One of the first problems with formulating any law of privacy is that there are such diverse views as to where the lines should be drawn. That is before you tackle the near impossible task of defining what is private. Then you must decide under what circumstances the right of the individual must be subjugated to the interests of society.
The European Convention on Human Rights occupies itself with just identifying these life spheres; home, health and correspondence. Everybody recognises that this is inadequate. People are obviously entitled (for example) to privacy in their financial affairs. However, one thing which pretty well everybody agrees on; pictures of you with no clothes on engage your rights to privacy, and you should be entitled to prevent such pictures coming into the public domain.
In the UK, the law recognises a qualitative difference between invasions of privacy where mere facts are disclosed, as opposed to where the infringement of the privacy right comprises images. A well-known television presenter, for example, succeeded in obtaining an injunction to prevent the publication of images of him visiting a brothel. He was not, however, permitted to prevent publication of the fact of the visit.
An Austrian girl sues her parents for breach of her privacy
An 18-year-old girl from Austria has posed a challenge to the European jurisprudence on this issue. She is suing her parents for posting on Facebook pictures of her as a child which include her having her nappy changed, undergoing potty training, lying naked in her cot etc., The images were taken by her father and posted on Facebook so that they could be shared with family friends.
Leaving aside the dubious wisdom of posting naked pictures of any child online, the issue with which the Austrian courts must now grapple with is whether the daughter of the family has been the victim of a violation of her privacy rights because of the posting of these photographs.
Apparently her lawyer is confident she will win the lawsuit against her family; surely one of the saddest pieces of litigation you can imagine. It is very difficult to understand why in the face of these requests the young woman's father has not deleted the photographs; as indeed I would if I had such a request from my daughter. That, of course, is assuming that I would ever dream of even taking pictures of her naked (at whatever age); let alone post them on Facebook.
If this action were to be played out in the UK it is very hard to see how this woman would not succeed in her legal action against her father, and that he would not be ordered to delete the photographs, and also pay her damages for the infringement of her privacy which has been caused by the photographs of her naked — whatever age she was when they were taken.
Facebook applies its privacy rules to an iconic war photograph
A recent story about a photograph of a girl who was wearing nothing and was in a deep state of trauma has also recently been making the news. In another European country (Norway) Mark Zuckerberg has been accused of abusing his power as the effective proprietor of Facebook by deleting (or it has been called censoring) an iconic picture of the Vietnam War.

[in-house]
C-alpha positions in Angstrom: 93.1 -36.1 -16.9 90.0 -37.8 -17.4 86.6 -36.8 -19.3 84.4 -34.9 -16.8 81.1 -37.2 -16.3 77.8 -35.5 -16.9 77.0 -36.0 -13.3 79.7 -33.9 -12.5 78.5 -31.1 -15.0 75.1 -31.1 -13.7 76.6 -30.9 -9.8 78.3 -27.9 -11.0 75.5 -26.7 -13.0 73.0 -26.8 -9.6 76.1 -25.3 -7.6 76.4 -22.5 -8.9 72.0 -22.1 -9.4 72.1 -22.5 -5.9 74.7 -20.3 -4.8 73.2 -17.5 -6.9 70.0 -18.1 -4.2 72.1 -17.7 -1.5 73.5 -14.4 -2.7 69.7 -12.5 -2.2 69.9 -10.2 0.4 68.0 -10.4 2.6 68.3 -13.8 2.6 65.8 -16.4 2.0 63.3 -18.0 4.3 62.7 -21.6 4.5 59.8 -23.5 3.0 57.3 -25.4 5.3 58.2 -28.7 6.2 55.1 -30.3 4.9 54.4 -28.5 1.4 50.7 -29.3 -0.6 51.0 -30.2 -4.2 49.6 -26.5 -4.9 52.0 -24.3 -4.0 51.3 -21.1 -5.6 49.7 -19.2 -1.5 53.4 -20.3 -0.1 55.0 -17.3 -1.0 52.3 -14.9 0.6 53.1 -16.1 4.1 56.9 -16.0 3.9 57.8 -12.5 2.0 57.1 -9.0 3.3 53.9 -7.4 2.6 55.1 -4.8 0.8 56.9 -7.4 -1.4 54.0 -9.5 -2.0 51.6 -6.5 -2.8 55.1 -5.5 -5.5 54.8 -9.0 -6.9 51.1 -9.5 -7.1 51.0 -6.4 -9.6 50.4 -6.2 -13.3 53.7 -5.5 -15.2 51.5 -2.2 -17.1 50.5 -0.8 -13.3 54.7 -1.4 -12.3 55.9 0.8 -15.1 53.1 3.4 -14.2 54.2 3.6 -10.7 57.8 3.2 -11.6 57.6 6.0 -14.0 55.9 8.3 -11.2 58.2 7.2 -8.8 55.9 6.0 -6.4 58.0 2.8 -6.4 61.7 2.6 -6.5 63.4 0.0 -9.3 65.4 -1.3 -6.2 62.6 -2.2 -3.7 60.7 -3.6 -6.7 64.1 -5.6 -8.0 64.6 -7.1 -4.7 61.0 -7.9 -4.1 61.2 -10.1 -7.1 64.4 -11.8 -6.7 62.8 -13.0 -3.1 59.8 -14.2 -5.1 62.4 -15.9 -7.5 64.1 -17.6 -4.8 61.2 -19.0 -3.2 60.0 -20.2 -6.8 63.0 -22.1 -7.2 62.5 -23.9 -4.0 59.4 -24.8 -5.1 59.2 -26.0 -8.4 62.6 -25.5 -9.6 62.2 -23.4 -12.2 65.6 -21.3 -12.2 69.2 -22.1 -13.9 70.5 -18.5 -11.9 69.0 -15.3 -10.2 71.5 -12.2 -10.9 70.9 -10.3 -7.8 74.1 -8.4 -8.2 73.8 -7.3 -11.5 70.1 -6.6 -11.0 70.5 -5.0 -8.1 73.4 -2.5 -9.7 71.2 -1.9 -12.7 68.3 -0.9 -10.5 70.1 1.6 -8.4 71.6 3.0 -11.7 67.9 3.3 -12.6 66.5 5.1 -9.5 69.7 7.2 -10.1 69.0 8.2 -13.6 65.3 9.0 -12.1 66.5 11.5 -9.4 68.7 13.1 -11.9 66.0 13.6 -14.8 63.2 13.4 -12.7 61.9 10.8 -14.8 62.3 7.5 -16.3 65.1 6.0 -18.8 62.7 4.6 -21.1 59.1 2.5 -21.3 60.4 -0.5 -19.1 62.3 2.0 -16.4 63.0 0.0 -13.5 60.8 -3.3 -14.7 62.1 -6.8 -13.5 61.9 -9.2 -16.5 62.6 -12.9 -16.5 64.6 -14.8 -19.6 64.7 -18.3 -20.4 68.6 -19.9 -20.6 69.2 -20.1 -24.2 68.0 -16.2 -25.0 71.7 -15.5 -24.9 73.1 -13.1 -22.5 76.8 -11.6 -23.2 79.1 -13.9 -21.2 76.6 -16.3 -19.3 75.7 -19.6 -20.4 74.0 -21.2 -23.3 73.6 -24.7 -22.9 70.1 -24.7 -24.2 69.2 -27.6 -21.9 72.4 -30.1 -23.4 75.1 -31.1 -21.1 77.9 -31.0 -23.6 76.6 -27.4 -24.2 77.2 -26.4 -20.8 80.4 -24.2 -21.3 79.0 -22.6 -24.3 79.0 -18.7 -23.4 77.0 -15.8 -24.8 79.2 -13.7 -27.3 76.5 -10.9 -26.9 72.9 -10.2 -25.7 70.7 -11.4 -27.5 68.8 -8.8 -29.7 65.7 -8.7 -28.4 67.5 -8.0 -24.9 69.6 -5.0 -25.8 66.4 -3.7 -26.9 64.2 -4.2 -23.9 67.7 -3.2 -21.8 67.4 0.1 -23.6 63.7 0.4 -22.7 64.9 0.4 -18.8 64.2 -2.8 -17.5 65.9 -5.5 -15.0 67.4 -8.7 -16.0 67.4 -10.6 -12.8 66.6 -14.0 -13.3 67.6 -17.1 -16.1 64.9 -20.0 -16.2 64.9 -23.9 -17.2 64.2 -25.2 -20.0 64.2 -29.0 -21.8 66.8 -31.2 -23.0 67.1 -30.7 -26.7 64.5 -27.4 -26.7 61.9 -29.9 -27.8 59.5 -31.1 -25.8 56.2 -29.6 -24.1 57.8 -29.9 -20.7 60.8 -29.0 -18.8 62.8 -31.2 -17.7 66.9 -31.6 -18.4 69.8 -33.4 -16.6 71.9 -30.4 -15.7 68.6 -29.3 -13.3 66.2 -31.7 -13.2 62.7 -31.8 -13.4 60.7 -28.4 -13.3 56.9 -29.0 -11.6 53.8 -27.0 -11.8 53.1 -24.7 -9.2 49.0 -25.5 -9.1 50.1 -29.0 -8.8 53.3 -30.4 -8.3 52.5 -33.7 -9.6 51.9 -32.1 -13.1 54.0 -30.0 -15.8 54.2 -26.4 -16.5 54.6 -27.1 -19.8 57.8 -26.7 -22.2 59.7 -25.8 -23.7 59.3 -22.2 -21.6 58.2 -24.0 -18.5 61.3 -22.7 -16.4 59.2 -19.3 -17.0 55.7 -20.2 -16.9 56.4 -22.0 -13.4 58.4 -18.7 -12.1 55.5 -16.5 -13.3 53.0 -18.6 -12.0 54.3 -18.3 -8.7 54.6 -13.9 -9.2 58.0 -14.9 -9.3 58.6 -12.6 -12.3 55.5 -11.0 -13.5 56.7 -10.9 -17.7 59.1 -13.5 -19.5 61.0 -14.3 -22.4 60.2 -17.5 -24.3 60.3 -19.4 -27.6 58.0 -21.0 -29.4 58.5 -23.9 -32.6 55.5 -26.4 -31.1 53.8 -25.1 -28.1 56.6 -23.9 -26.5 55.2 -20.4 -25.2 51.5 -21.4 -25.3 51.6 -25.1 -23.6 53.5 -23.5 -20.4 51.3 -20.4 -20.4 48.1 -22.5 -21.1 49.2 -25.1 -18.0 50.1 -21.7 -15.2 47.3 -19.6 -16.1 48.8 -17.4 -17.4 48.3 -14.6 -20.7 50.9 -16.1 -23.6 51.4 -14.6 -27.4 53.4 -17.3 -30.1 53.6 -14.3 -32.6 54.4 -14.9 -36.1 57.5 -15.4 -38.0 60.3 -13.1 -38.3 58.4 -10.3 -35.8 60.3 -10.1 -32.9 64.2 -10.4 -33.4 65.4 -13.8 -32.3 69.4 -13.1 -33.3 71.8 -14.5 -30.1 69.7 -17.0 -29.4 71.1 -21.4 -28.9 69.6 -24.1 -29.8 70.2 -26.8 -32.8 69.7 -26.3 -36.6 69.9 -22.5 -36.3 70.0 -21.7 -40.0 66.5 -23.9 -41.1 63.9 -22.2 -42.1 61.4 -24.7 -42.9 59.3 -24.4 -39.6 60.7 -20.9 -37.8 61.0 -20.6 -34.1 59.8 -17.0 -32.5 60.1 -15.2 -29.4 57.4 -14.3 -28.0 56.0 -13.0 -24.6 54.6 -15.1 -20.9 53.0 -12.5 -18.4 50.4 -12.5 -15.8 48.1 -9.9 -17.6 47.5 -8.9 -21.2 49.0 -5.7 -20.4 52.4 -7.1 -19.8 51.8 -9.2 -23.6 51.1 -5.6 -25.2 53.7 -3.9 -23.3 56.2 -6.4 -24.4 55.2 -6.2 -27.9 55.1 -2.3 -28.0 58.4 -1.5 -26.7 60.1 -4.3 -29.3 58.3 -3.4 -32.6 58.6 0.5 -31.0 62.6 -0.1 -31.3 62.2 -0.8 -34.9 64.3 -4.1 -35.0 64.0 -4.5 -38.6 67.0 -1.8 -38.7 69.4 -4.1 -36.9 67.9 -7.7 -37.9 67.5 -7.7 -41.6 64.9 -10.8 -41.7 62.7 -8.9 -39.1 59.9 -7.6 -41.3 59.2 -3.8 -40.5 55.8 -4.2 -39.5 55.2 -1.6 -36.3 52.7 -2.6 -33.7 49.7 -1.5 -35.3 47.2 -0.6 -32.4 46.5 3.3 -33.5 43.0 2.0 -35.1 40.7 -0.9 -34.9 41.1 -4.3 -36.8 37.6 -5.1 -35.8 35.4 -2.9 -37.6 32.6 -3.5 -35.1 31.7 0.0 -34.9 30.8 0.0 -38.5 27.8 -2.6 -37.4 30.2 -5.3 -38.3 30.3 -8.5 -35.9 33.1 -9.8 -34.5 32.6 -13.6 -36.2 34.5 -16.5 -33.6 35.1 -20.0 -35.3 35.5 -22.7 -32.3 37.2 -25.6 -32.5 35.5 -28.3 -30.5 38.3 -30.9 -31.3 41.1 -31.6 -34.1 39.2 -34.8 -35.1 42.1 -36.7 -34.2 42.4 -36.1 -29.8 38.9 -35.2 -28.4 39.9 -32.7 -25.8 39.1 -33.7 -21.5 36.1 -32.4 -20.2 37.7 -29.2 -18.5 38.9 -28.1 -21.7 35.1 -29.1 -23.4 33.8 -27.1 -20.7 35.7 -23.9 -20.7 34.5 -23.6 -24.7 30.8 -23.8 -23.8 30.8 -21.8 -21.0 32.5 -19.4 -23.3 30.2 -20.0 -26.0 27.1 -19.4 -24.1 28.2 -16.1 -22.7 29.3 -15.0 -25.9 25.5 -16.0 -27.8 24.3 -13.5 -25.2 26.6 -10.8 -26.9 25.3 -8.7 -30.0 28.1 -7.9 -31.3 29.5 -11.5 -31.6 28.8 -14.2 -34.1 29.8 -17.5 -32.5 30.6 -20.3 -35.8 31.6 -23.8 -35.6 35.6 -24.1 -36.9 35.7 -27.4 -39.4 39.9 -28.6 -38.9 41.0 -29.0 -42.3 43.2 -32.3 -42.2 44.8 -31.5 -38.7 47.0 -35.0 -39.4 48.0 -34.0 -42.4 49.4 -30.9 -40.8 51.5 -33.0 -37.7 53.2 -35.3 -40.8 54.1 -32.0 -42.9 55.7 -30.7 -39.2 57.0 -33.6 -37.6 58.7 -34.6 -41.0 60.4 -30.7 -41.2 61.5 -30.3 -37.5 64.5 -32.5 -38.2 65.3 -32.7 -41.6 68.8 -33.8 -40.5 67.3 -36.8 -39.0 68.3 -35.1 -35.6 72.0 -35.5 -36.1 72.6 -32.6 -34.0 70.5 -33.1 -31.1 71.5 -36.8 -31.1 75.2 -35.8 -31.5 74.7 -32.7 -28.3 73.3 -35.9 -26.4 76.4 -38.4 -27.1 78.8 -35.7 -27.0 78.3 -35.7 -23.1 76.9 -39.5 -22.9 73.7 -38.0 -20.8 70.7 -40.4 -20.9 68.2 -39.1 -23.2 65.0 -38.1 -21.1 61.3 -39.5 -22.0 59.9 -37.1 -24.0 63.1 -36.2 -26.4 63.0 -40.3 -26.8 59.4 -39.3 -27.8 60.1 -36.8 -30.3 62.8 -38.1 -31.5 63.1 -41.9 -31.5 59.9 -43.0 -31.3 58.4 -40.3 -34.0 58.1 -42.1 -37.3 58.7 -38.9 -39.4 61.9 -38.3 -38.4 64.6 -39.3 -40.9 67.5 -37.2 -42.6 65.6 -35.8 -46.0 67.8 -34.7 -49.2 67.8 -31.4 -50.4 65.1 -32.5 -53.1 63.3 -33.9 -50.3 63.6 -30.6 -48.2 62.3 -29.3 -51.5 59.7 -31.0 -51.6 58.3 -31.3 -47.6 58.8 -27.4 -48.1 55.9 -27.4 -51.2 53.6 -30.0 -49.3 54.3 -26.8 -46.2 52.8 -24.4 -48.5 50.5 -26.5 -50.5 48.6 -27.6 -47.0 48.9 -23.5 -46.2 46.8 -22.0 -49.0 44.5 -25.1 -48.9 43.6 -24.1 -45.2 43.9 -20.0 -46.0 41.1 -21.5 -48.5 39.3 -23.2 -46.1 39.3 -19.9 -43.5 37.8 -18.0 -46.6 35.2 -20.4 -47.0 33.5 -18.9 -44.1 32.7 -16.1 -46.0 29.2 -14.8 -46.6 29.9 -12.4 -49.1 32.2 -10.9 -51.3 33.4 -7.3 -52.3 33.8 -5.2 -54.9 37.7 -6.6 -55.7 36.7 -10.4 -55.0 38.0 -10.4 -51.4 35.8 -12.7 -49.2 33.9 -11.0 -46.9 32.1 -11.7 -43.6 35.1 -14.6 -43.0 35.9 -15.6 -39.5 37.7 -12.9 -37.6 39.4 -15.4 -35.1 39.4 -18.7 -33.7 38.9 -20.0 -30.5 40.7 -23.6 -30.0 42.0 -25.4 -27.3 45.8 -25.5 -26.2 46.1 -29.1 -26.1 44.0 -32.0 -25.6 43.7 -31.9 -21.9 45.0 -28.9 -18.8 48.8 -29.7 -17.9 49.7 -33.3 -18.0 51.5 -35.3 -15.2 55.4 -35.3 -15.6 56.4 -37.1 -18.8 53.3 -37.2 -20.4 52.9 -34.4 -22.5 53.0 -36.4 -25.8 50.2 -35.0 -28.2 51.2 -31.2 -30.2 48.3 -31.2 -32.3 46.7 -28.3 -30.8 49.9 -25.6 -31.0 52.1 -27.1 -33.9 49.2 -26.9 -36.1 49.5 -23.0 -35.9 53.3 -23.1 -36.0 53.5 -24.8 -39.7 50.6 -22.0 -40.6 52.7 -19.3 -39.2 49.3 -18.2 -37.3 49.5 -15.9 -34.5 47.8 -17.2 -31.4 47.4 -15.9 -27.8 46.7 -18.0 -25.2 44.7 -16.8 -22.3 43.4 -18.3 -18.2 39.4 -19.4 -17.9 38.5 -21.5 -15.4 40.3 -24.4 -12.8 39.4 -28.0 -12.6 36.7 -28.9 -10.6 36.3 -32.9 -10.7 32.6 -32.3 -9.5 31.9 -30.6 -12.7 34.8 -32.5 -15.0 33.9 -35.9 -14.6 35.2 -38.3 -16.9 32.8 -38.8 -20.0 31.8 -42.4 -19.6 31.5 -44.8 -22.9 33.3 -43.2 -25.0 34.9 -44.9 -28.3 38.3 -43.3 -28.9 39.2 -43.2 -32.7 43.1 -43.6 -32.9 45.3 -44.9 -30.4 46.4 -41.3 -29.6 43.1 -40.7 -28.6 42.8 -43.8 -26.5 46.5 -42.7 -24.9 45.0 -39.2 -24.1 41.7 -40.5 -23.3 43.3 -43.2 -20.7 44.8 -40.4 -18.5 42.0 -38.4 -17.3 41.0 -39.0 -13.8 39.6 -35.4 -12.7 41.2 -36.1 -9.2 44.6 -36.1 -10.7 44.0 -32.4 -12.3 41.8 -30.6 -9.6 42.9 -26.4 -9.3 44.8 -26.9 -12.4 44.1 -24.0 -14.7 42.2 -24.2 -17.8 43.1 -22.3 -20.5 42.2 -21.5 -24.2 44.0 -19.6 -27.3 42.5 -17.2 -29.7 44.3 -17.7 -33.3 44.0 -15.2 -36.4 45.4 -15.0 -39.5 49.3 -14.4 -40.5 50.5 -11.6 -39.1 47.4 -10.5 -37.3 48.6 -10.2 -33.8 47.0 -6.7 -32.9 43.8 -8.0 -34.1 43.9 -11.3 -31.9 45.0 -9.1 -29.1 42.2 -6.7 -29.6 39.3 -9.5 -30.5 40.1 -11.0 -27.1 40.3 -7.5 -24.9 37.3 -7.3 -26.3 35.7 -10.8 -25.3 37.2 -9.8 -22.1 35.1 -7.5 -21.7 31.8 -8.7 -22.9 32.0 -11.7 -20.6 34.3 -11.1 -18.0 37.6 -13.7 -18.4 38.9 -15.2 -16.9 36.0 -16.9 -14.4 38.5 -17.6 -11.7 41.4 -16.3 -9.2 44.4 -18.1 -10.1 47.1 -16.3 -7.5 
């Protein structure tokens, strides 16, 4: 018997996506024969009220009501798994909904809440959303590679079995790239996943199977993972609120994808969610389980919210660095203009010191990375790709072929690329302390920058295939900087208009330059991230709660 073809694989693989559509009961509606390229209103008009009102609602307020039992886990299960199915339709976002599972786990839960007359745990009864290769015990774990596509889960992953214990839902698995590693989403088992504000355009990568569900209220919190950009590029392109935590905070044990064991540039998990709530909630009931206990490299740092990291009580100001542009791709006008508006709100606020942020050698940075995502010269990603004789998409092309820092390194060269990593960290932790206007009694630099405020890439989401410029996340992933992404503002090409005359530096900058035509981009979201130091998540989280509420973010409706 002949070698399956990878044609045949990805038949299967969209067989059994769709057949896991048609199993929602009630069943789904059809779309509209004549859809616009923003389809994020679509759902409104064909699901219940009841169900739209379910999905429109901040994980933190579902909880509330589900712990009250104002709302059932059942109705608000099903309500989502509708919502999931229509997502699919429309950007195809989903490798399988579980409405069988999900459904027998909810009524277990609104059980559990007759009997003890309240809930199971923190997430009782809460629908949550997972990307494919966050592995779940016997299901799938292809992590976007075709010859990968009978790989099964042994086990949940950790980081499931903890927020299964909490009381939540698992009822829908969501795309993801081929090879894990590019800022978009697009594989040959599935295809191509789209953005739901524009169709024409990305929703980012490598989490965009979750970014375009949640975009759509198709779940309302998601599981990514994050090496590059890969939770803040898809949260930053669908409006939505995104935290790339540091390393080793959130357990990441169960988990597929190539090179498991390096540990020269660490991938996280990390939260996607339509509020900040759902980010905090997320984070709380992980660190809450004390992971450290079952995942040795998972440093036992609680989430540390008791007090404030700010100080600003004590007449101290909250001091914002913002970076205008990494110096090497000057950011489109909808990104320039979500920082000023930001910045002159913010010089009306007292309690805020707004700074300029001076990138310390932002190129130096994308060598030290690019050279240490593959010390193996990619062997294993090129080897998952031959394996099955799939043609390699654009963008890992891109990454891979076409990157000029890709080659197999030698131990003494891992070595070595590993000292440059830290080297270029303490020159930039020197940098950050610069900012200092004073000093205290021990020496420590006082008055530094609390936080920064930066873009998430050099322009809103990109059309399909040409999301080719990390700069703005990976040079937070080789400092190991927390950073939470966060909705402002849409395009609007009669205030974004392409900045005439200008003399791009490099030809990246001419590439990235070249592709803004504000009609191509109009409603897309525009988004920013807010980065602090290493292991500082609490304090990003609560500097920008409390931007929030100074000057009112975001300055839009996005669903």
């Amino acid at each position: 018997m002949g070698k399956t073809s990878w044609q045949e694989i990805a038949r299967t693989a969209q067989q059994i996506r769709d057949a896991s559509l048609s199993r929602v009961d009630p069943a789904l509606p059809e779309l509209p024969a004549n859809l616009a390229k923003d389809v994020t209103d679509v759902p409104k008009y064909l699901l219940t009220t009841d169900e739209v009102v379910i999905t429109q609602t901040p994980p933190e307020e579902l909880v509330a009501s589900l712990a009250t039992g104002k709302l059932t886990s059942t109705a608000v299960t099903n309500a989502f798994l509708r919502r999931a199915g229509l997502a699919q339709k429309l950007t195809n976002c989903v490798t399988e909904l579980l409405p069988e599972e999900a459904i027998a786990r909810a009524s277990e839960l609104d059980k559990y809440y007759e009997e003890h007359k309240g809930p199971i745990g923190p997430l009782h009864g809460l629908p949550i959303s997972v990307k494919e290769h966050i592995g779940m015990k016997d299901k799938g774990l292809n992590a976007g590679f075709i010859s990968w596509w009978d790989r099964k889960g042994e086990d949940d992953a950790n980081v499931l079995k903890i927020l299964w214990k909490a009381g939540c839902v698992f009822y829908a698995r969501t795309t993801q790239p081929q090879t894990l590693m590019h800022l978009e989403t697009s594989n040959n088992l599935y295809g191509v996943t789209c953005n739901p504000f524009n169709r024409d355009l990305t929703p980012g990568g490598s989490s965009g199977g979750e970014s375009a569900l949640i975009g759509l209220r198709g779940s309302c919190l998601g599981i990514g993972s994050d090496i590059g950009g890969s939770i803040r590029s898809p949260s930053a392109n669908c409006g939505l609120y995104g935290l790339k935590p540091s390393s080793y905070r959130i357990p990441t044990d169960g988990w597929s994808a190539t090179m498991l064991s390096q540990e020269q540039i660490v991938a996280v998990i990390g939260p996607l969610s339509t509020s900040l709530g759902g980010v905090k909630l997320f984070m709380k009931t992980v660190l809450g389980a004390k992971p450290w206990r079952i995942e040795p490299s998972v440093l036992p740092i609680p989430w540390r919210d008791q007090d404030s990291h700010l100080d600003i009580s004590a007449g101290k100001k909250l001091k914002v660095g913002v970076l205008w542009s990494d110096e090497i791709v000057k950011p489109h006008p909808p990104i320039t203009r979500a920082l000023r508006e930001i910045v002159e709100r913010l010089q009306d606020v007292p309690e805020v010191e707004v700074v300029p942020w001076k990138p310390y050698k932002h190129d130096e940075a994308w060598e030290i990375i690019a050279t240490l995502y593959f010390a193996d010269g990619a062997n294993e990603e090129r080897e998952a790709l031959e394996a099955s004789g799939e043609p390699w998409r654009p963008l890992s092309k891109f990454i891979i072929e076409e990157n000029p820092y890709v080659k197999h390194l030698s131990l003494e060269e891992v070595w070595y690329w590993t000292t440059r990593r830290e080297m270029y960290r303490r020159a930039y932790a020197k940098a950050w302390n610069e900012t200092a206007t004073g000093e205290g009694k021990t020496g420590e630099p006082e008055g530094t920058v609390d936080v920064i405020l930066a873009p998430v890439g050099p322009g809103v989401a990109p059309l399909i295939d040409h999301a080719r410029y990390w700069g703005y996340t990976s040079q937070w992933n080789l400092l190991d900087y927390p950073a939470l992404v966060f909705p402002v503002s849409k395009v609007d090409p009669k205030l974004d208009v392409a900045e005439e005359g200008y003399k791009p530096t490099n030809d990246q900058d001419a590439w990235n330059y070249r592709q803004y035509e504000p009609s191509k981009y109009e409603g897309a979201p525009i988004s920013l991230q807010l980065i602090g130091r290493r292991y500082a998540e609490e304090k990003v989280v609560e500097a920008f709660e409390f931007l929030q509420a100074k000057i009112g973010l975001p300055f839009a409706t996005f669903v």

Facebook decided to delete a post by Norwegian writer Tom Egeland that featured a photograph which was entitled, "The terror of war," which had won a Pulitzer Prize. The photograph was taken by Nick Ut, and showed children running away from a napalm attack on their village during the Vietnam War. American forces had dropped napalm on the village and some of the infernal burning petroleum jelly had hit a nine-year-old Kim Phuc, whose clothes had been set on fire. She had stripped off her clothes, and was pictured in the photograph running naked in terror from the village which had been the scene of the US napalm attack.
It is difficult to imagine a more fundamental breach of the rights of this little girl, whose naked distress was disseminated by means of this iconic image throughout the world. However, it was part of the process which led to the decision by the US to end their involvement in the war in Vietnam, which in turn meant that the conflict came to an end. So far as I know, Kim Phuc has never raised any objection to the image either having being taken or published. She has also wonderfully and movingly been reconciled with the American pilot who inflicted the terrible injuries on her back (which still causes her pain till this day) not visible in the photograph.
Here then is the dilemma. At what point should society say that the rights of an individual to privacy (in particular in images of their own body) should be subjugated in some way to the greater good of society?
In the case of the teenage Austrian girl, it is inconceivable that the interests of society are in any way served (and indeed rather the reverse) if pictures of her naked infant form exists online for others to view. In the case of the extraordinarily brave Kim Phuc, if an image of her naked and burnt frame has the effect of saving other children (and adults) suffering the same fate, perhaps that is a "greater good" which justifies even its deployment some 50 years later in order to highlight the horrors of war.
Jonathan Coad is a partner at Lewis Silkin LLP. Follow him on Twitter @jonathan_coad